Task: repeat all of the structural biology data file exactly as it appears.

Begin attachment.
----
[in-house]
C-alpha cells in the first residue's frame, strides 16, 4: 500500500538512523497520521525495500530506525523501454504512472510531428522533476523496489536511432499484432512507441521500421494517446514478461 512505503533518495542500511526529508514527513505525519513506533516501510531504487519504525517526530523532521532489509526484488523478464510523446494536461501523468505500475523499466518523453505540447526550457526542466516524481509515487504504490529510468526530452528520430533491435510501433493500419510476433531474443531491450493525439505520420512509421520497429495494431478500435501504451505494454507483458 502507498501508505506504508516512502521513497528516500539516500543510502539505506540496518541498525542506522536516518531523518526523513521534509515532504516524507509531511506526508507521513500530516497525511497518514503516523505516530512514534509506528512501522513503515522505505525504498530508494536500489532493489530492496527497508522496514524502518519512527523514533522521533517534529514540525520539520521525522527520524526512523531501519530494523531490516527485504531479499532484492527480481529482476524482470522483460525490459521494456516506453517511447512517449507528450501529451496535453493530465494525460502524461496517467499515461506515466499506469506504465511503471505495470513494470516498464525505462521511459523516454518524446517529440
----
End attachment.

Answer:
[in-house]
C-alpha cells in the first residue's frame, strides 16, 4: 500500500538512523497520521525495500530506525523501454504512472510531428522533476523496489536511432499484432512507441521500421494517446514478461 512505503533518495542500511526529508514527513505525519513506533516501510531504487519504525517526530523532521532489509526484488523478464510523446494536461501523468505500475523499466518523453505540447526550457526542466516524481509515487504504490529510468526530452528520430533491435510501433493500419510476433531474443531491450493525439505520420512509421520497429495494431478500435501504451505494454507483458 502507498501508505506504508516512502521513497528516500539516500543510502539505506540496518541498525542506522536516518531523518526523513521534509515532504516524507509531511506526508507521513500530516497525511497518514503516523505516530512514534509506528512501522513503515522505505525504498530508494536500489532493489530492496527497508522496514524502518519512527523514533522521533517534529514540525520539520521525522527520524526512523531501519530494523531490516527485504531479499532484492527480481529482476524482470522483460525490459521494456516506453517511447512517449507528450501529451496535453493530465494525460502524461496517467499515461506515466499506469506504465511503471505495470513494470516498464525505462521511459523516454518524446517529440